Environmental Laws all over the world are founded on principles of sustainable development, which will be discussed in this article.
1. The principle of sustainability and intergenerational equity
This principle provides that any form of development should strive to meet present needs without jeopardizing the needs of future generations. As such, the principle rejects any form of development that focuses on short terms economic or industrial growth, without regard to the need for environmental conservation for the benefit of future generations. At the most basic level, the principle appreciates the need to exploit natural resources, while providing for protection of the required threshold for sustainability during development.
2. Principle of Integration of environmental issues into development and planning
This principle recommends the integration of environmental conservation in development planning and management. Before, its adoption globally, many viewed the need for environmental conservation as an impediment to development. In fact, environmental degradation was viewed by many as part and parcel of economic and industrial prosperity. With the principle currently inforce, governments all over the world are required to form environmental legislation to ensure the integration of environmental issues into development. Here, primary responsibility is placed on line ministries and departments to ensure consideration of environmental conservation in development plans.
3. Public Participation in Environmental Matters
This principle provides for public participation in all matters pertaining environmental conservation. It empowers the general public to take part in environmental management through judicial and other related administrative procedures. In many cases, the required public participation is provided through three legal avenues. The constitution of many countries have listed public participation in their bill of rights. A second legal avenue is the requirement to have the public participate in all Environmental Impact Assessments. A final legal avenue is through a direct locus standi for the public in environmental issues.
4. Precautionary measures
This principle is founded on the view the preventing environmental degradation is far much feasible compared to repairing the adverse effects of development initiatives in the ecosystem. Some of the common environmental practices that are in line with this principle include the requirement to conduct Environmental Impact Assessments before project initiation. Another is the requirement for having Environmental Risk Assessments for large projects, to ensure possible adverse effects are well alienated. Environmental Audits and periodic Environmental Monitoring are additional tools that ensure adequate precaution is taken even during project implementation, in line with this principle.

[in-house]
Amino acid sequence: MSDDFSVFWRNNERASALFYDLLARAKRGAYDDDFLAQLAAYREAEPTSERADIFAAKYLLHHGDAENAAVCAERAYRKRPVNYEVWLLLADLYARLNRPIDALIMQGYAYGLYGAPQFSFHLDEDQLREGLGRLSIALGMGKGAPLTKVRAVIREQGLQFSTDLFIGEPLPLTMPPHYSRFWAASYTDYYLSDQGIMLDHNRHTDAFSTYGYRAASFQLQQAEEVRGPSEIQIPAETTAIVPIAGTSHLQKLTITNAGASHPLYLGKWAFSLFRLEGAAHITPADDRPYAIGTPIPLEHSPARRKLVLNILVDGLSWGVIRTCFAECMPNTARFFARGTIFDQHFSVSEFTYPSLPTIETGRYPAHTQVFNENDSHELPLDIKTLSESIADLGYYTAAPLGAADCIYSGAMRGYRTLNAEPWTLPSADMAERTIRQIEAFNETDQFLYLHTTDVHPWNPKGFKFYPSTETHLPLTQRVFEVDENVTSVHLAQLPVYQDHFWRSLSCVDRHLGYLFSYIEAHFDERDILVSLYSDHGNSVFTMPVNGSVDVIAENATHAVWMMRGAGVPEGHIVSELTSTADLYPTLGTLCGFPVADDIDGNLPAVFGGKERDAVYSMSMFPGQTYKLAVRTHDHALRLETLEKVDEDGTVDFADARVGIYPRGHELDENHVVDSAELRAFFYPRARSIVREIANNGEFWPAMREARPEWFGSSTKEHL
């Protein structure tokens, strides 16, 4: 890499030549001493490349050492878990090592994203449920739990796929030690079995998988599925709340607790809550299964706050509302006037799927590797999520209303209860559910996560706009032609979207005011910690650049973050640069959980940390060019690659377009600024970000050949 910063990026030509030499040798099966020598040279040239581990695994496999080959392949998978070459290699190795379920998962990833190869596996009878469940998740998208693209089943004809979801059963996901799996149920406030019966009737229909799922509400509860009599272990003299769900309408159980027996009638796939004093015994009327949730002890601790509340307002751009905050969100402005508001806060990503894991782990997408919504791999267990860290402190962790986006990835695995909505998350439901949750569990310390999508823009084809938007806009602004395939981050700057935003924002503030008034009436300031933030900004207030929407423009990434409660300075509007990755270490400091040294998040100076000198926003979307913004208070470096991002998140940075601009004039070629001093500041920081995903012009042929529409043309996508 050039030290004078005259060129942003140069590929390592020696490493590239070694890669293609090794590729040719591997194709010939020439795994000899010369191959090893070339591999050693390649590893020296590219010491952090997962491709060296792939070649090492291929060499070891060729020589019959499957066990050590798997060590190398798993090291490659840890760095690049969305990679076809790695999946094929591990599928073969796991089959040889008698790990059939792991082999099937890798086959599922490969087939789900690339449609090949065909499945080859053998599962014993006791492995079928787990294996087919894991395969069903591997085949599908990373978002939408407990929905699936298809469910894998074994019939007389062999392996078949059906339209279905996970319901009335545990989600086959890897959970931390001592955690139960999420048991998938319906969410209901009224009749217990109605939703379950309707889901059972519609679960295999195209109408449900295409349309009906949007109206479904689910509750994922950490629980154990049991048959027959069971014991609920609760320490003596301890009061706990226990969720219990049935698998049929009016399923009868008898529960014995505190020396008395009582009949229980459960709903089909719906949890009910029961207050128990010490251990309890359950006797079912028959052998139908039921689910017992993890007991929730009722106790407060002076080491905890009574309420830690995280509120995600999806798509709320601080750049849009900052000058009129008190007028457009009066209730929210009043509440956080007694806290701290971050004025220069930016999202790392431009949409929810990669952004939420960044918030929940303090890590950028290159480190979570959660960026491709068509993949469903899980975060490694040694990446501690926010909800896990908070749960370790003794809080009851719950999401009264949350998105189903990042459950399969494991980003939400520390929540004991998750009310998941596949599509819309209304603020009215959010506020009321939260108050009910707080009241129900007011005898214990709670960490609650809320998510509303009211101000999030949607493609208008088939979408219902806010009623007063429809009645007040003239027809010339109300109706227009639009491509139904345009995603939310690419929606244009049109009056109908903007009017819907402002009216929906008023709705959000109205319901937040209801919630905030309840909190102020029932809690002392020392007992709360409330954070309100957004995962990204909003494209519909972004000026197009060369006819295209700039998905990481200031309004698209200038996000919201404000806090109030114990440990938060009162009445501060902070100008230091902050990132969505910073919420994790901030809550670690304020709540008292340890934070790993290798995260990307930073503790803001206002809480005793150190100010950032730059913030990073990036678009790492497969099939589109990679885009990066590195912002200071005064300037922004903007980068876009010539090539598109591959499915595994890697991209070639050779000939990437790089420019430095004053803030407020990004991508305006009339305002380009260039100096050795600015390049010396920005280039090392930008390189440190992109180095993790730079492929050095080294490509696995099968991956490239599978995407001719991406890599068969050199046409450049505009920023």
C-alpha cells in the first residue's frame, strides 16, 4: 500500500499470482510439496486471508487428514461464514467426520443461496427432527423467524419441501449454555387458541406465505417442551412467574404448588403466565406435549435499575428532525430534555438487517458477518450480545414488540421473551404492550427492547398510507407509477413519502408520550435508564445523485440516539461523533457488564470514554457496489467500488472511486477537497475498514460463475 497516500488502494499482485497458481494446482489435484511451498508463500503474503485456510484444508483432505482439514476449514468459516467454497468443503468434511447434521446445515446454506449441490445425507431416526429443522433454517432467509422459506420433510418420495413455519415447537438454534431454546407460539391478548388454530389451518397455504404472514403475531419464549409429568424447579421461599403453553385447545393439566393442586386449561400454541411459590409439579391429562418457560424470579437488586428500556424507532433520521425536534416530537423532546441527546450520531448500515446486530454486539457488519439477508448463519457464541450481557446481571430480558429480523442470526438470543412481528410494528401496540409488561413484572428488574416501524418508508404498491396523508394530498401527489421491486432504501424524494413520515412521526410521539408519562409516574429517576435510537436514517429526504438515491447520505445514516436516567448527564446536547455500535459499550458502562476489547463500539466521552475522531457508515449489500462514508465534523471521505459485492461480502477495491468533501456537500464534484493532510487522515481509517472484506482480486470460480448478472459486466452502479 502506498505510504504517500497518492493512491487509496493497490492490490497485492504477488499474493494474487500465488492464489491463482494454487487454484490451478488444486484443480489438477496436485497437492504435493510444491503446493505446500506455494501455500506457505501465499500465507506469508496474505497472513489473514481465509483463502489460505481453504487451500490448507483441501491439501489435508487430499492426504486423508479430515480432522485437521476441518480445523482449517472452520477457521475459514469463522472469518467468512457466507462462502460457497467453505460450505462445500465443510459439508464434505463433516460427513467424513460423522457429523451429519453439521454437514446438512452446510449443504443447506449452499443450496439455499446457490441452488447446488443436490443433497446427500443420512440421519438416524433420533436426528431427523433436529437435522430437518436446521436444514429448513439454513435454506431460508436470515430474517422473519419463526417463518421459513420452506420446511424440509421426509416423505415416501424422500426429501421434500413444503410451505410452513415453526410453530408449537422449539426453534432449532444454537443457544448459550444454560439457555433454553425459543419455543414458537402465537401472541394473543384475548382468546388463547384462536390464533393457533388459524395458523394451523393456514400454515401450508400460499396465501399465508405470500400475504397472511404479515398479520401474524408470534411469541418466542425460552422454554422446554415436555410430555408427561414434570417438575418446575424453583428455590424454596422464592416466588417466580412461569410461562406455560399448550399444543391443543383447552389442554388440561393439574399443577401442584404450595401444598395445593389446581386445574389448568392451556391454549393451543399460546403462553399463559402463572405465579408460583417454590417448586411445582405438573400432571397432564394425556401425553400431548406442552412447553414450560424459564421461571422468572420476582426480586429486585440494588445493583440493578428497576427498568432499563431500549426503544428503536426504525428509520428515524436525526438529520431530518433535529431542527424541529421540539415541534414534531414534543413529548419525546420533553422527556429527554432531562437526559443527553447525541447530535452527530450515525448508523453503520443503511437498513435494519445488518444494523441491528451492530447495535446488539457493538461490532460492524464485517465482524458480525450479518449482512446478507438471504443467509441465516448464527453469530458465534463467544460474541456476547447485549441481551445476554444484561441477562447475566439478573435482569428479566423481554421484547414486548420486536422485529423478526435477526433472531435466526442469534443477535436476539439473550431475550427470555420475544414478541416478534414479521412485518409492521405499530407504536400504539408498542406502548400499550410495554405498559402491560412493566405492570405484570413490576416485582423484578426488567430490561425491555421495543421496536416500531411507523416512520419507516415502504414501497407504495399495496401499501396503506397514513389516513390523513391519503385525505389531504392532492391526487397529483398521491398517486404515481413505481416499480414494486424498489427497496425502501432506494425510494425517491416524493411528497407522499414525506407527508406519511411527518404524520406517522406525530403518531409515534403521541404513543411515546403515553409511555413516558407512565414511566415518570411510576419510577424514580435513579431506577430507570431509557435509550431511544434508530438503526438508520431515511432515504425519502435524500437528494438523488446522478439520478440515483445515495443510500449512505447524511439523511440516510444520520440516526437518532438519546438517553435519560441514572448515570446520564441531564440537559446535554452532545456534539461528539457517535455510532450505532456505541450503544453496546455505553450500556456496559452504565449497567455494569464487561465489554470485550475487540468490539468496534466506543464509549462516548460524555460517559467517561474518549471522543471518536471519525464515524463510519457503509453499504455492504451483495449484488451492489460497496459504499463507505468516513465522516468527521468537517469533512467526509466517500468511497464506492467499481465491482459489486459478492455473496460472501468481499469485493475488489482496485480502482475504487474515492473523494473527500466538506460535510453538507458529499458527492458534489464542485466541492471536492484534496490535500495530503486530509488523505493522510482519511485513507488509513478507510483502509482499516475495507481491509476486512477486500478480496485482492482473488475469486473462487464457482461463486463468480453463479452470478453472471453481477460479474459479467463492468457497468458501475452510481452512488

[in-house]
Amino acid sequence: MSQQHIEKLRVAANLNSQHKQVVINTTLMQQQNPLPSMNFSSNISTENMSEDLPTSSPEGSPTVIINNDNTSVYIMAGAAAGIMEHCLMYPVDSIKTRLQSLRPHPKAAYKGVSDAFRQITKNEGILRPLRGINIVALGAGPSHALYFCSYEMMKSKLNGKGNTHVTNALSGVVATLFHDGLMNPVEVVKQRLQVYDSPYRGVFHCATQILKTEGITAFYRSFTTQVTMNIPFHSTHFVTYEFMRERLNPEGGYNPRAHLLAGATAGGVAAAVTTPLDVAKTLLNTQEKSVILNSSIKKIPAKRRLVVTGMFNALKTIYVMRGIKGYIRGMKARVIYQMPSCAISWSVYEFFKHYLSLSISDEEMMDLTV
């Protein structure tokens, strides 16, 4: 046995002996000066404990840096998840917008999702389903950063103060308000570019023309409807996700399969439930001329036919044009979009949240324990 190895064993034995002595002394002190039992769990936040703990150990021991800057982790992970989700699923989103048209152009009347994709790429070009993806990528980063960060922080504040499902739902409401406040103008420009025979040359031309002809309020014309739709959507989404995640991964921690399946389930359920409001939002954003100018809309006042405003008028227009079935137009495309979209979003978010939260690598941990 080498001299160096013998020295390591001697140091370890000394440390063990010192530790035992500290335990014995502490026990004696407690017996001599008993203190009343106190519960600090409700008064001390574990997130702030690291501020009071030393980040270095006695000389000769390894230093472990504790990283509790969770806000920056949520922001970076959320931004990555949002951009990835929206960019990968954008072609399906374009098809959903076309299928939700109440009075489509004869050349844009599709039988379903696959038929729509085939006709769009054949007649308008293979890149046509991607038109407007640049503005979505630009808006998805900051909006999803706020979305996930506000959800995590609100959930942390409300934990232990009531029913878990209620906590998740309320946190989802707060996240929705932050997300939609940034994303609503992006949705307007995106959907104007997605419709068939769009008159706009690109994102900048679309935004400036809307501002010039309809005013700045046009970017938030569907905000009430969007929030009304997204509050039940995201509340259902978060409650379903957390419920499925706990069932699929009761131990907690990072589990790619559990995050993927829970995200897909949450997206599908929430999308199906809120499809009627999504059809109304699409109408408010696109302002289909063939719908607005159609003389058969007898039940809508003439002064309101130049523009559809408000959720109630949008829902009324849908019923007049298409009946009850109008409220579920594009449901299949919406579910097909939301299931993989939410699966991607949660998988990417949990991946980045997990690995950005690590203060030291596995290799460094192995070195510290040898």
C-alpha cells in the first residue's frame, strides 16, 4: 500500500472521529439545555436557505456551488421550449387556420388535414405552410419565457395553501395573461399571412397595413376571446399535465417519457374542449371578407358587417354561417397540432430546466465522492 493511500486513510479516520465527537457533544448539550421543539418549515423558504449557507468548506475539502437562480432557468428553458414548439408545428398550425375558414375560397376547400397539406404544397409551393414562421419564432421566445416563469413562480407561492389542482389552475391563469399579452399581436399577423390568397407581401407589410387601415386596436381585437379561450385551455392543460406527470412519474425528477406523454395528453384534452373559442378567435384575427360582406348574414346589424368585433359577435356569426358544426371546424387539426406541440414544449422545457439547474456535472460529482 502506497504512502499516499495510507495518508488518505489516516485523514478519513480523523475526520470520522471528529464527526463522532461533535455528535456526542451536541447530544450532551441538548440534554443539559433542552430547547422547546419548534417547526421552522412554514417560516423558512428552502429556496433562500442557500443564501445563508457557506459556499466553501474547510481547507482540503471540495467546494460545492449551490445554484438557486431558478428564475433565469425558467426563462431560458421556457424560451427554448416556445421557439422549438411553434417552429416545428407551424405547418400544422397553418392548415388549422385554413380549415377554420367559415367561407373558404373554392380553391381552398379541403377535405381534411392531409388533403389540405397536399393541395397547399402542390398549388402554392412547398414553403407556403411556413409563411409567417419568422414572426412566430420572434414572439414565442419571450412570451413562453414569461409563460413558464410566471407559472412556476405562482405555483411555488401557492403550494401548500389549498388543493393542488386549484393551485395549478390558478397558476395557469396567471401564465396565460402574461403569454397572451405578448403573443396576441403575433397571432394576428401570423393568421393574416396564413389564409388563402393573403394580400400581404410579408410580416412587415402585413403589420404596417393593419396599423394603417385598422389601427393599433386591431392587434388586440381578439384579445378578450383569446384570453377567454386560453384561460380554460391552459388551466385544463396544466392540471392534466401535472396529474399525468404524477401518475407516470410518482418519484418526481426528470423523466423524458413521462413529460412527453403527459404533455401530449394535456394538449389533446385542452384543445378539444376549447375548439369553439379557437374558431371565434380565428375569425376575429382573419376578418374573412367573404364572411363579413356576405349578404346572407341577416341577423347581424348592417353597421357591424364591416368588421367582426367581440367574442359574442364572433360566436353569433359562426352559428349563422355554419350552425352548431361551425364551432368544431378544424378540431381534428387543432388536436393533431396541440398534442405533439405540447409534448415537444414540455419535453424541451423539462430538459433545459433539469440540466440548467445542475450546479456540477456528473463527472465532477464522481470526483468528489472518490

5. Polluter pays principle
This principle advises that whoever is responsible for environmental degradation should be the one responsible for restoration and repairing of the adverse effects. The principle covers both civil and criminal liability. In that regard, some pollution offenses, depending on their severity, can attract criminal culpability, while others require civil interventions. Governments are required to form laws in each of these areas in line with the principle. The laws should also consider compensation for people affected by pollution and other environmental damages.
6. Prior Consultation and Ultimate Co-operation
This principle appreciates the need for consultation and cooperation when dealing with environmental issues. The Stockholm Declaration, in principle 24, requires that all maters to do with environmental protection should be handled in cooperative manner amongst all member countries. The principle further provides for the formation of multilateral and bilateral agreements with a view of cooperating in environmental conservation. The Rio Declaration, in Principle 7, takes a similar view by requiring States to have a spirit of global partnership when conserving, protecting, and restoring the health of the earth’s ecosystem.
7. Provision for legal and institutional mechanisms
This principle requires State actors to come up with institutional mechanisms and legal arrangements for the application of the earlier mentioned principles. The presumption here is that it is not enough to tell people and governments are large to adopt the principles. More needs to be done to ensure that they are actually adopted. This calls for an explicit requirement for State actors to create, implement and enforce laws touching on the principles. It is for this reason that principle 11 of the Rio Declaration expressly required governments to form environmental legislation.